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Arkansas Act 137 (SB 202) Does/Does Not Mean What it Says:The Irony is Exquisite

The Arkansas Times blog reports that, according to Little Rock City Attorney Tom Carpenter, Little Rock’s proposed anti-discrimination does not conflict with the recently enacted Act 137 (AKA SB 202). That’s because Act 137 prohibits creating a new protected class or category of discrimination “not contained in state law.” Carpenter points out that several provisions of state law already protect the categories listed in Little Rock’s ordinance including sexual orientation and gender identity.

I am not sure whether Carpenter is correct but the irony meter is off the charts right now. Carpenter shows that a literal reading of the act allows what is supporters were attempting to prevent: civil rights protections for LGBT folks. This is ironic enough but it gets better. The United States Supreme Court is considering King v Burwell, a challenge to the Affordable Care Act, where the people bringing the challenge argue that a snippet of language will undo the effective operation of the insurance exchanges. I suspect that many of the same people who support Act 137 want the ACA to be read literally but Act 137, not so much! Of course, that may true for the other side but the irony is more exquisite for conservatives who repeatedly claim that courts should not “make law” and simply accept a statute’s plain meaning without any interpretation. Here the fate of Act 137 may hang on whether or not a court is willing to look beyond the literal language of the act.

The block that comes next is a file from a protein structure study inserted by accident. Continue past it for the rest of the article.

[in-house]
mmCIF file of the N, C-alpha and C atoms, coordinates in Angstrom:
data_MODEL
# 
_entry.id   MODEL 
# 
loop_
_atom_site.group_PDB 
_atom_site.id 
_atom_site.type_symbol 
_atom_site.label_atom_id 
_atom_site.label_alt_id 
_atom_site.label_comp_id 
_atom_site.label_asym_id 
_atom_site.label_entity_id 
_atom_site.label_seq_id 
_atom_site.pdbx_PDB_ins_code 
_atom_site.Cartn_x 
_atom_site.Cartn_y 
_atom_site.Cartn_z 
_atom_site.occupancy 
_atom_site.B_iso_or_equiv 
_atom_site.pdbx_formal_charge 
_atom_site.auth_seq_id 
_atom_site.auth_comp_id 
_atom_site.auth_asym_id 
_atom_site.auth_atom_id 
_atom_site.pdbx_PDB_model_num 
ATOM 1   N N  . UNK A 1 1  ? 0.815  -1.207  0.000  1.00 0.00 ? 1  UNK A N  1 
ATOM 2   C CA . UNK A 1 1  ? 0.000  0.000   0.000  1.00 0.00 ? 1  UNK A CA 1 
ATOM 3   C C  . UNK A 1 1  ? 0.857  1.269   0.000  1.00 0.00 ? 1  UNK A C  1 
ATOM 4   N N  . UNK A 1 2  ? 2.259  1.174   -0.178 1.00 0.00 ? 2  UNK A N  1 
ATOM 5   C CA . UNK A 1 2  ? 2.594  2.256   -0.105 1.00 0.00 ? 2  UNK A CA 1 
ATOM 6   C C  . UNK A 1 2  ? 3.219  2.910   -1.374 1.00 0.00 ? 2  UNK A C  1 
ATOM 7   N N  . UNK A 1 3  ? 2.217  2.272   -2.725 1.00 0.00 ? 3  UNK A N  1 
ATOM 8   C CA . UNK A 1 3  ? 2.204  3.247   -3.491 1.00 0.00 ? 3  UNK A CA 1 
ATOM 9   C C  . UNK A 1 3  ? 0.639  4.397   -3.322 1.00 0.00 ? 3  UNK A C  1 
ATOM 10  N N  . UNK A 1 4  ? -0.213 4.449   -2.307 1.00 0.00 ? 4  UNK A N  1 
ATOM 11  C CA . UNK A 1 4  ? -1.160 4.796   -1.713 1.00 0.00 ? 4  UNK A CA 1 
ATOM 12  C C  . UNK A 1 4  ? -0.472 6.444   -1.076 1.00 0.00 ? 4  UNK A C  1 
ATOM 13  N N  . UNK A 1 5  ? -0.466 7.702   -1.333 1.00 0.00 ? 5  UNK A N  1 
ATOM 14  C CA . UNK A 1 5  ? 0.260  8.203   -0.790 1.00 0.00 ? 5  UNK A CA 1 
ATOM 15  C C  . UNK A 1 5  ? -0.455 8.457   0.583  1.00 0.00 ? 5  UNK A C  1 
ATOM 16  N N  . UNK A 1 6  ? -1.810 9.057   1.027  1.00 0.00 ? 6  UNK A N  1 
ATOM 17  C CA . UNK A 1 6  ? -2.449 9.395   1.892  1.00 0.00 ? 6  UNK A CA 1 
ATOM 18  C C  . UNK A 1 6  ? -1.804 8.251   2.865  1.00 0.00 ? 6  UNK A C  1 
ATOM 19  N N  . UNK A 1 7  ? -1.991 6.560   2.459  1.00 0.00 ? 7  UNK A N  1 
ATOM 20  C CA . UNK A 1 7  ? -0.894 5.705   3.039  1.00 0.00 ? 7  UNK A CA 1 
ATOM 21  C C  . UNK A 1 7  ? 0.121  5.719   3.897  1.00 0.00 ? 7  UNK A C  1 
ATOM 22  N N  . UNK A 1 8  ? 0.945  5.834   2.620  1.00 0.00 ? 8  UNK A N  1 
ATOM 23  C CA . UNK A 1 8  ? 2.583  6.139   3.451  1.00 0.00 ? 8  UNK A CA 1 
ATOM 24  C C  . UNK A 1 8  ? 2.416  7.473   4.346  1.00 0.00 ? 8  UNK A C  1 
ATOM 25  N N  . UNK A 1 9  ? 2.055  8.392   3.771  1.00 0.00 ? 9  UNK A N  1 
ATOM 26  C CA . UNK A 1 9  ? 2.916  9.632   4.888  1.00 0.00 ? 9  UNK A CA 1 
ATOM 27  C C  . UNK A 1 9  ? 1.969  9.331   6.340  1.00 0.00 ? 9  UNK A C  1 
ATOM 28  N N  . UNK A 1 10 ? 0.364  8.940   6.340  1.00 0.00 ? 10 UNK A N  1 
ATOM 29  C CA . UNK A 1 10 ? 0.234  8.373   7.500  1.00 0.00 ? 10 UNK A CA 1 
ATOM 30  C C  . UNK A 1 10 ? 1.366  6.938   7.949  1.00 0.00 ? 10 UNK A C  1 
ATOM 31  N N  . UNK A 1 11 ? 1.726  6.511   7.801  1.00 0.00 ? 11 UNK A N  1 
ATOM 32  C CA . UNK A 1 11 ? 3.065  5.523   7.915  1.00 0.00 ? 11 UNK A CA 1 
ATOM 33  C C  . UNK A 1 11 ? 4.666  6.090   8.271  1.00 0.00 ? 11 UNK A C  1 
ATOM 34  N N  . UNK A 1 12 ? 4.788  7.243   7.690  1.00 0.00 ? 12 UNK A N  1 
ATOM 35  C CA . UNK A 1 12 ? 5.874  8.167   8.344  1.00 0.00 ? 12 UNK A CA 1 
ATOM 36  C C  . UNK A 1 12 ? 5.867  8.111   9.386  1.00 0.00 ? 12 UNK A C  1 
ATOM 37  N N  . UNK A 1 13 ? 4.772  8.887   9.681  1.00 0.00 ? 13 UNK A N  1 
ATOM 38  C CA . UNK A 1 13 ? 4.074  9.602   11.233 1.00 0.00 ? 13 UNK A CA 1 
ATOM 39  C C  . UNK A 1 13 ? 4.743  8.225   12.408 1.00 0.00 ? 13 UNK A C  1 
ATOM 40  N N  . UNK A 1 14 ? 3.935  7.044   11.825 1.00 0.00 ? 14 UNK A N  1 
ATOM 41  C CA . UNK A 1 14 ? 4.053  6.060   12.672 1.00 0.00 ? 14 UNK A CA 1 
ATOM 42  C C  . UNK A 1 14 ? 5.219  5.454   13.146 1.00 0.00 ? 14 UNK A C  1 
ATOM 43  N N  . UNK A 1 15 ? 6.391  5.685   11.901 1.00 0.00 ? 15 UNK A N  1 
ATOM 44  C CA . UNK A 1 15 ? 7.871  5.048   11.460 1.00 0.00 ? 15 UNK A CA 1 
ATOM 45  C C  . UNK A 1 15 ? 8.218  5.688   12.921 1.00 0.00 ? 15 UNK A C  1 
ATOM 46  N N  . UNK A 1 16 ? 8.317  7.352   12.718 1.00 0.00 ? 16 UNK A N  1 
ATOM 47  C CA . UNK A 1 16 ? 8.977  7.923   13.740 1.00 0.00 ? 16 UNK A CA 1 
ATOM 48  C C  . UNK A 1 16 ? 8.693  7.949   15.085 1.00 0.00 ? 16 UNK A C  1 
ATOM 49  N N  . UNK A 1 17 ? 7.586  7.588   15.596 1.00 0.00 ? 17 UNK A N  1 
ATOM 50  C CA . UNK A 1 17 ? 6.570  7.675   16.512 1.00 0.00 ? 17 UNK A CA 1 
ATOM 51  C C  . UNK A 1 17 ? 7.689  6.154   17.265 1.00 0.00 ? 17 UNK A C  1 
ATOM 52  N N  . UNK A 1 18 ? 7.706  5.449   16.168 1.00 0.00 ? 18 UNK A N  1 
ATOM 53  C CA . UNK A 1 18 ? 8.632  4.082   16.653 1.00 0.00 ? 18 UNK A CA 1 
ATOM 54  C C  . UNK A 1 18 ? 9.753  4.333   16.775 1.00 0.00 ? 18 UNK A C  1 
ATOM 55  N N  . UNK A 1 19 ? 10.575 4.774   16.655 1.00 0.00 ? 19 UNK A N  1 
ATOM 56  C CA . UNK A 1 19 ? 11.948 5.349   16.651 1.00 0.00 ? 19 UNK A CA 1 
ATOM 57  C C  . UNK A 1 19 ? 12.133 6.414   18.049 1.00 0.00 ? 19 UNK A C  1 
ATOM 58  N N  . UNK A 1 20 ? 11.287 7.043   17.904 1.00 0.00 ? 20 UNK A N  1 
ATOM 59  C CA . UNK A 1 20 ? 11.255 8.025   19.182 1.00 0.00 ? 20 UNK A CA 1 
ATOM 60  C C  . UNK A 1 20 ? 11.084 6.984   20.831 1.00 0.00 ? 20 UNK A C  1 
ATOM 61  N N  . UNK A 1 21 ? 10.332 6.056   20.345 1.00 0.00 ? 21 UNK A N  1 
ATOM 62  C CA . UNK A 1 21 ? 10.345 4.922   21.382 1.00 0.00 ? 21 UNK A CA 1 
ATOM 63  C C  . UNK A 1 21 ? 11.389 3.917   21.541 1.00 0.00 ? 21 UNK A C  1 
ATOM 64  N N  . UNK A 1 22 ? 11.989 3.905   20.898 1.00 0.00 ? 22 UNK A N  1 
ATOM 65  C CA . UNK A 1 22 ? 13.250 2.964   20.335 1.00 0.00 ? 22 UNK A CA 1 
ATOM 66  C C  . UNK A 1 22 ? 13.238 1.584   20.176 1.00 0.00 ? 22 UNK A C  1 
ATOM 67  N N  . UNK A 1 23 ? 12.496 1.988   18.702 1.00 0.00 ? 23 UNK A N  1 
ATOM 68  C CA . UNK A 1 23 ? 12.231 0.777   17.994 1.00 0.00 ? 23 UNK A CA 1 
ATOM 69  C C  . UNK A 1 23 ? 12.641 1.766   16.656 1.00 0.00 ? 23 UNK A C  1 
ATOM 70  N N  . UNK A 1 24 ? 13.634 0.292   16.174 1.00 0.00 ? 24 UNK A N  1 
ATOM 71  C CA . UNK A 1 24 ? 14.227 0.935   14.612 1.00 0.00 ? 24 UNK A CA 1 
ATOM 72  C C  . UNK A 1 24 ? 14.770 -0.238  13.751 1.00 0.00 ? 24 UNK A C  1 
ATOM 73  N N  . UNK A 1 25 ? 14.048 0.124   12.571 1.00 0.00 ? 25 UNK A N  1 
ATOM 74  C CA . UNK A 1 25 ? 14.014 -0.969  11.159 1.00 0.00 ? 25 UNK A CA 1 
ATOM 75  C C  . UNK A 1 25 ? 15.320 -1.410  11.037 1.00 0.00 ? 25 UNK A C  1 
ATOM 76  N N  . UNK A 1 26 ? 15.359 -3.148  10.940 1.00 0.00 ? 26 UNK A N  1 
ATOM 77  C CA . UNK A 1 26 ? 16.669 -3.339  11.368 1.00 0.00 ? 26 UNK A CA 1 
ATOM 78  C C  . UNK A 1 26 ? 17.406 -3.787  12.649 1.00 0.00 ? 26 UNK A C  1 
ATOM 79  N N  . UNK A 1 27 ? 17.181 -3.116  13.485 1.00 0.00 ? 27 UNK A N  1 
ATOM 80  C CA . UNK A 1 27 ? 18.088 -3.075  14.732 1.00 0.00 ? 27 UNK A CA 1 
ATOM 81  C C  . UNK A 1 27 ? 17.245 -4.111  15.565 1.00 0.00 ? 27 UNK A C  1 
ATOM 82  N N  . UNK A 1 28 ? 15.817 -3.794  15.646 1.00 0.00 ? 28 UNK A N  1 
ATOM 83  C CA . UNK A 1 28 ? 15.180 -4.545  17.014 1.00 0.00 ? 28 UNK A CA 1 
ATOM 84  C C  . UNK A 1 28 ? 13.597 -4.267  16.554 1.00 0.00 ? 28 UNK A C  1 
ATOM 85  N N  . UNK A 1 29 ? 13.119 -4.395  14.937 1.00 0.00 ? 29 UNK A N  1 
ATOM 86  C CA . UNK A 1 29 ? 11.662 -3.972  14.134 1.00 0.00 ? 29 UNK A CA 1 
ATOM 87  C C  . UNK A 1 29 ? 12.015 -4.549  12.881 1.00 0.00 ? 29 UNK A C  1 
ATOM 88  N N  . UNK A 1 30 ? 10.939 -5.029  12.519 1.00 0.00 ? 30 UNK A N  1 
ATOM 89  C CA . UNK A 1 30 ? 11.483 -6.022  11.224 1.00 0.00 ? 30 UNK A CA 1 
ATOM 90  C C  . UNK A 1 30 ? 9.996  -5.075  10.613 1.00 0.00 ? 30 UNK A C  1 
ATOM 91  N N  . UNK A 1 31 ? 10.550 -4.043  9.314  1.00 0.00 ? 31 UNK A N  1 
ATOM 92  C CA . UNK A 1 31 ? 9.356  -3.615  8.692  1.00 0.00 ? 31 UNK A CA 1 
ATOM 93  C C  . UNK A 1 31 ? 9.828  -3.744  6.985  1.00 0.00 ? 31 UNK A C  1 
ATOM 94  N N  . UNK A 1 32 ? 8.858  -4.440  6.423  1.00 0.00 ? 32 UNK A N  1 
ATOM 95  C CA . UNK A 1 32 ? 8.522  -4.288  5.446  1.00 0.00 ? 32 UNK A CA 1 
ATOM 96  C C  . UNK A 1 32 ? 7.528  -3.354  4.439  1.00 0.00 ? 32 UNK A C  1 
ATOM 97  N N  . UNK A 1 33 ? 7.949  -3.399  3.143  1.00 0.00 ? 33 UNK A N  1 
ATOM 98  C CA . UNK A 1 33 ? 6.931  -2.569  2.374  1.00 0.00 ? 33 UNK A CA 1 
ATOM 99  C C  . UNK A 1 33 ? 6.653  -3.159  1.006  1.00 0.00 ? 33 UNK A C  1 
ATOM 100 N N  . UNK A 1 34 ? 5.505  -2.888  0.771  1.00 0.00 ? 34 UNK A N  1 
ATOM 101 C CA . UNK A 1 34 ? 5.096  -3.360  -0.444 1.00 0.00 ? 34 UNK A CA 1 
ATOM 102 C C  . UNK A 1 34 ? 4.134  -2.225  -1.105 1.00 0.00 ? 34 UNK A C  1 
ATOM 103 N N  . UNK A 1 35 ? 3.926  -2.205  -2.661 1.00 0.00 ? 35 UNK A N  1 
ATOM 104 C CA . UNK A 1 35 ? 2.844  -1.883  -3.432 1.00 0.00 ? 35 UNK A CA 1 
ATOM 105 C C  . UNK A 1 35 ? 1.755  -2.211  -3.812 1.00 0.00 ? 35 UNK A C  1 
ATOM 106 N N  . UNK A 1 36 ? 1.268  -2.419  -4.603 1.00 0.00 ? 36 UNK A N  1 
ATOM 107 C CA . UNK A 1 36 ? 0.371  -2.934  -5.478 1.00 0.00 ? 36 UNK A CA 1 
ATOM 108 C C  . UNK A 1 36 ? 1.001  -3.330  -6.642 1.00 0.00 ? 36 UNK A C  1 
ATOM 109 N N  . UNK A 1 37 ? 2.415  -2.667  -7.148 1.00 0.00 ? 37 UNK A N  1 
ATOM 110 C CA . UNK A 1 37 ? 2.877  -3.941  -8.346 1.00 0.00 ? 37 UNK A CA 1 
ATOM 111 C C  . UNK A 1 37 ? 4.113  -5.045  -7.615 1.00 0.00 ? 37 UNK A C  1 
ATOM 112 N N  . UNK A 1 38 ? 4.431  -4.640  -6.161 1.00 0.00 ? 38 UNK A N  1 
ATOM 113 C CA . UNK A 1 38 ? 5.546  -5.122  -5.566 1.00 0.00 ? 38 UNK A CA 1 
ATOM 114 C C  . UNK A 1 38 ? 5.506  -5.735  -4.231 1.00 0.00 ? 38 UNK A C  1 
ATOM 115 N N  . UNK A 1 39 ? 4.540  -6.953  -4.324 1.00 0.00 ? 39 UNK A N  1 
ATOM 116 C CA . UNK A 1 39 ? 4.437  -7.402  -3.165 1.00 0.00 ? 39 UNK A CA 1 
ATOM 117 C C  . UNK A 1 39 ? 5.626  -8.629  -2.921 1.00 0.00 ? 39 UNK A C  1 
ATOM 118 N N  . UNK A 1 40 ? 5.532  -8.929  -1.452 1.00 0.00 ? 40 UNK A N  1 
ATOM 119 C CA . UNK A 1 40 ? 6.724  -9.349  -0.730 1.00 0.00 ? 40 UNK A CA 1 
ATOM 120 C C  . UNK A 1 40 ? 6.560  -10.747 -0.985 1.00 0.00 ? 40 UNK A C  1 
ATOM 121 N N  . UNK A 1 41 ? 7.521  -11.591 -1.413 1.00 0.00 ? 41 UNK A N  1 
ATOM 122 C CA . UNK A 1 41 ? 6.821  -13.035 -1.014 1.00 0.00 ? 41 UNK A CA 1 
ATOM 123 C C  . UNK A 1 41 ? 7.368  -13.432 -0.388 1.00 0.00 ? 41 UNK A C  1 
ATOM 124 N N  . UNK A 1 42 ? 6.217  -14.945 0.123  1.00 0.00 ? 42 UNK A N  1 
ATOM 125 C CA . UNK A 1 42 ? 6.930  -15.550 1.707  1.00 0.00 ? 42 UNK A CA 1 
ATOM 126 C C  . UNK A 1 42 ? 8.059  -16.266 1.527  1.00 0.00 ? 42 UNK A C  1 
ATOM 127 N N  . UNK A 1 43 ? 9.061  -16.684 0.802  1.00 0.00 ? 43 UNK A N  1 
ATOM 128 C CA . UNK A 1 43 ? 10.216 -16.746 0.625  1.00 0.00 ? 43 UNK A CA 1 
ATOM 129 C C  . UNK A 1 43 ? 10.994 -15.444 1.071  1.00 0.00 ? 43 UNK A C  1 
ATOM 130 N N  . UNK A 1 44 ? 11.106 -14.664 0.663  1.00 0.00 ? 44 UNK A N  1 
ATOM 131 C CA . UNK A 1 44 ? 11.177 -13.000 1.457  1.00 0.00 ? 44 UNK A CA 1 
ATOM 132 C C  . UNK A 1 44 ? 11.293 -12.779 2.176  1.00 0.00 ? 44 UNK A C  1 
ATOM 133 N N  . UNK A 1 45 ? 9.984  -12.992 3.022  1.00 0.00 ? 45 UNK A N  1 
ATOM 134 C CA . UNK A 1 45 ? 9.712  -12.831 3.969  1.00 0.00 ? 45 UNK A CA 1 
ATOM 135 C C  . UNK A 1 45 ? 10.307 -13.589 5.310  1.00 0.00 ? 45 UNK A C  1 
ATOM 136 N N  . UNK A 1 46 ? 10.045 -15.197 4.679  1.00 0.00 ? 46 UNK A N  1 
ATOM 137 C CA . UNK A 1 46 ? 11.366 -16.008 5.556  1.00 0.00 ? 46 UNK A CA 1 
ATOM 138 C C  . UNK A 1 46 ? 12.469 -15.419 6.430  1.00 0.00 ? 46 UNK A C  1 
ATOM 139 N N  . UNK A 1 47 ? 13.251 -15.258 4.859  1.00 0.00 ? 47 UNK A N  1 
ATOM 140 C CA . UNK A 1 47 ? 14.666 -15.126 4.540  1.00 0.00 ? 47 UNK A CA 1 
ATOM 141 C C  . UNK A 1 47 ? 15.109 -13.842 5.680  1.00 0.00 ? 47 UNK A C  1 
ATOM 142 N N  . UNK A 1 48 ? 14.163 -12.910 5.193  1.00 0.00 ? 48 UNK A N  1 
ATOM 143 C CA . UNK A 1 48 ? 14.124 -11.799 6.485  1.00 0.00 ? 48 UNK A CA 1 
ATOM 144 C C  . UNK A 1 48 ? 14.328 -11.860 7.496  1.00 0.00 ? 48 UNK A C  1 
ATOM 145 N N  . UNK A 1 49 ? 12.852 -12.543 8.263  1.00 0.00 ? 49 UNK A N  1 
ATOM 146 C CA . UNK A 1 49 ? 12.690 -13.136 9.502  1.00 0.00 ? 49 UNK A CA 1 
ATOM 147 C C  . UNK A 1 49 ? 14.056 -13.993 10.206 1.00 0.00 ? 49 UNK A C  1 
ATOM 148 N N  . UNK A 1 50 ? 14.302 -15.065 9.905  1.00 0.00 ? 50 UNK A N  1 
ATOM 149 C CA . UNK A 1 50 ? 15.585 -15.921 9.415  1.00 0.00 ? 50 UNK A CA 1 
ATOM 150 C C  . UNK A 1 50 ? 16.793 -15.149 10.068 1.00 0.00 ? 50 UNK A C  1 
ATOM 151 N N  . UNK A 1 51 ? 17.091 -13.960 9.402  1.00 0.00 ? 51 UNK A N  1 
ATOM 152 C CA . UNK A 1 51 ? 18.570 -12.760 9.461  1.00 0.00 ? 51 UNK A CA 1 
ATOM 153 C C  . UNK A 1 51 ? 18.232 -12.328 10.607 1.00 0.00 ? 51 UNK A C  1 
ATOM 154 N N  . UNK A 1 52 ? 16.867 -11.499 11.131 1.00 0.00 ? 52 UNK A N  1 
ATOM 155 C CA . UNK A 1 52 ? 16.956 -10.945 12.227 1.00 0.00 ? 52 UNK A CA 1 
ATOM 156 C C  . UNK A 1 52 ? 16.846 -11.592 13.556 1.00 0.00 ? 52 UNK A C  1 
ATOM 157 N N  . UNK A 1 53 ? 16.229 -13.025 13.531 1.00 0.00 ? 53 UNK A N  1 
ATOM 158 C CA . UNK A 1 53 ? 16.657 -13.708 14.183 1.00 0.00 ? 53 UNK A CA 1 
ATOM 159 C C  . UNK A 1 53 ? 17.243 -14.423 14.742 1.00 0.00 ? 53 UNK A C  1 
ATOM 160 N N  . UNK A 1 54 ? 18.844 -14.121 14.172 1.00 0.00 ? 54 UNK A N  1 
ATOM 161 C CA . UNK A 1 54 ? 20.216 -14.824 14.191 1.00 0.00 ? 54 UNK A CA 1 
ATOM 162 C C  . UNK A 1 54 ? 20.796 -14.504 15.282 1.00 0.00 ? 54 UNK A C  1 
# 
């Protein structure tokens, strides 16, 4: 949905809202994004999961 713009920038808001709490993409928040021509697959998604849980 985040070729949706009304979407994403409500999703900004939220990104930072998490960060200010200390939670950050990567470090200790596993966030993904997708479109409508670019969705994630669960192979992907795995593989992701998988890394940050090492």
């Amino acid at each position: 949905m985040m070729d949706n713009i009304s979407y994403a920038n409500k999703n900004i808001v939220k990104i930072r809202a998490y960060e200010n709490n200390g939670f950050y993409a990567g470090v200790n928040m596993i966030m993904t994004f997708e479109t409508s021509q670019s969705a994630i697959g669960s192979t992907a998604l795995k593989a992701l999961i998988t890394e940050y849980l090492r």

Carpenter’s citation to Burwell v Hobby Lobby is just rubbing it in (as was his citation to Citizen’s United).

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